The patch eliminates the vulnerability by changing the back-end function to only accept requests from authenticated users.
Download locations for this patch
- Microsoft Exchange 5.5:
Additional information about this patch
The patch can be installed on systems running Exchange 5.5 Service Pack 4.
Inclusion in future service packs:
The fix for this issue will be included in Exchange 5.5 Service Pack 5.
Reboot needed: No
Superseded patches: None.
Verifying patch installation:
To verify that the patch has been installed on the machine, confirm that the following registry key has been created on the machine:
HKEY_LOCAL_MACHINE\SOFTWARE\Microsoft\Updates\Exchange Server 5.5\SP5\Q307195.
To verify the individual files, consult the file manifest provided in Knowledge Base article Q307195.
The patch can be applied to any language version.
Obtaining other security patches:
Patches for other security issues are available from the following locations:
- Security patches are available from the Microsoft Download Center, and can be most easily found by doing a keyword search for "security_patch".
- Patches for consumer platforms are available from the WindowsUpdate web site.
Microsoft thanks Noam Rathaus from SecuriTeam.com (http://www.SecuriTeam.com), and Joseph Steinberg and Ophir Polotsky of Whale Communications (http://www.whalecommunications.com) for reporting this issue to us and working with us to protect customers.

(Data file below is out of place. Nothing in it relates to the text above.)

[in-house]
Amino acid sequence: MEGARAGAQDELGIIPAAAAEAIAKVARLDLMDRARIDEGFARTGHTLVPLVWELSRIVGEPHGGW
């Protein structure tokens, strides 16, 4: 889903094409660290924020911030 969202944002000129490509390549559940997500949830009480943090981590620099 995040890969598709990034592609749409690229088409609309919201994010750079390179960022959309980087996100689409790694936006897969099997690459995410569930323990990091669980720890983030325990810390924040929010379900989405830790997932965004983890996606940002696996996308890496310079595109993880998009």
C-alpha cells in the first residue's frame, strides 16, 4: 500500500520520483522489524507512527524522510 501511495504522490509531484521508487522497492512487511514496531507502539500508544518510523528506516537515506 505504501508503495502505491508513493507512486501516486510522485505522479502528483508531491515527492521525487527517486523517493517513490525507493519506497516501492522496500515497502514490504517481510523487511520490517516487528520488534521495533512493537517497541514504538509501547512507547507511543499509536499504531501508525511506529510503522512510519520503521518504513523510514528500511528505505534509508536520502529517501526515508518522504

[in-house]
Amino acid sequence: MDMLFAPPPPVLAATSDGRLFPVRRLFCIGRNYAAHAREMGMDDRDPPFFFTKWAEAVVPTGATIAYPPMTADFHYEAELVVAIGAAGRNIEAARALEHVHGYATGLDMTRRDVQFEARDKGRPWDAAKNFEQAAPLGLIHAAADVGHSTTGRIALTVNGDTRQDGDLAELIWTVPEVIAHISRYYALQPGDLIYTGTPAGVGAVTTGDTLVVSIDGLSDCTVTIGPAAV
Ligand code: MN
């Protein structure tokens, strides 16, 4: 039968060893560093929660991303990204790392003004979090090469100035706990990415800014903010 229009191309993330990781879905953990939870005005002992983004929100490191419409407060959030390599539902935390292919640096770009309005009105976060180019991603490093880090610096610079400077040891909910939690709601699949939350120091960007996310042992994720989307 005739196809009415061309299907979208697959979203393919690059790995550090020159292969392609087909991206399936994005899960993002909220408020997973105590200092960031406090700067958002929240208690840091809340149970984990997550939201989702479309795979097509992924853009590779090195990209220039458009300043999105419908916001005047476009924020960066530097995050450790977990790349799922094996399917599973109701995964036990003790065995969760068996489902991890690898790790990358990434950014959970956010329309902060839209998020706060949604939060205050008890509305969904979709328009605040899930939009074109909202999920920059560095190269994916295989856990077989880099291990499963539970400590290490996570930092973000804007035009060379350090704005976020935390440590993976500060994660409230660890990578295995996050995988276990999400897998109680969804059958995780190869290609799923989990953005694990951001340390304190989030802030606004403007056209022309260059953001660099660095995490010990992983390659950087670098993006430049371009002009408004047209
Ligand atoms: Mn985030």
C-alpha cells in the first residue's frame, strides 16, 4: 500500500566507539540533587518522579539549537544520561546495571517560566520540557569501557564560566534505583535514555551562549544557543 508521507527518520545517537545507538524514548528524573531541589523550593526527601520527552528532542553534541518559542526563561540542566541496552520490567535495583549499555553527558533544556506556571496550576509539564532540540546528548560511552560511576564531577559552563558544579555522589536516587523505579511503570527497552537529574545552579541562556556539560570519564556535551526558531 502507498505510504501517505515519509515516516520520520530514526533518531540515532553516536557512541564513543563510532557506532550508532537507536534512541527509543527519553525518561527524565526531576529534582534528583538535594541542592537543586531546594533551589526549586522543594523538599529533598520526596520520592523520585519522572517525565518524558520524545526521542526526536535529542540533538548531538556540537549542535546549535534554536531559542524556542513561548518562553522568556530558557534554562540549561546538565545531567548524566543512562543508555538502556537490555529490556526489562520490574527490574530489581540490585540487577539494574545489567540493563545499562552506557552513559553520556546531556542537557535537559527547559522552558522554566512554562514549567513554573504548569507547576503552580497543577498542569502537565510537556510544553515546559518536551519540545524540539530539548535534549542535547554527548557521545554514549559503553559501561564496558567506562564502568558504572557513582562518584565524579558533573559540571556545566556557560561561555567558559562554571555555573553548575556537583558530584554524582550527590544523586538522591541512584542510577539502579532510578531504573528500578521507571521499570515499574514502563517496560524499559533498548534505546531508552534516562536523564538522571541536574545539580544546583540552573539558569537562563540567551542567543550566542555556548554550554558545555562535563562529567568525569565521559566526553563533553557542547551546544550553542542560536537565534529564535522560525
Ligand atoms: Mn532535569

- Microsoft Knowledge Base article Q307195 discusses this issue and will be available approximately 24 hours after the release of this bulletin. Knowledge Base articles can be found on the Microsoft Online Support web site.
- Technical support is available from Microsoft Product Support Services. There is no charge for support calls associated with security patches.
Security Resources: The Microsoft TechNet Security Web Site provides additional information about security in Microsoft products.
The information provided in the Microsoft Knowledge Base is provided "as is" without warranty of any kind. Microsoft disclaims all warranties, either express or implied, including the warranties of merchantability and fitness for a particular purpose. In no event shall Microsoft Corporation or its suppliers be liable for any damages whatsoever including direct, indirect, incidental, consequential, loss of business profits or special damages, even if Microsoft Corporation or its suppliers have been advised of the possibility of such damages. Some states do not allow the exclusion or limitation of liability for consequential or incidental damages so the foregoing limitation may not apply.
- V1.0 (September 06, 2001): Bulletin Created.
- V1.1 (September 10, 2001): Acknowledgment section updated.
- V1.2 (May 09, 2003): Updated download links to Windows Update.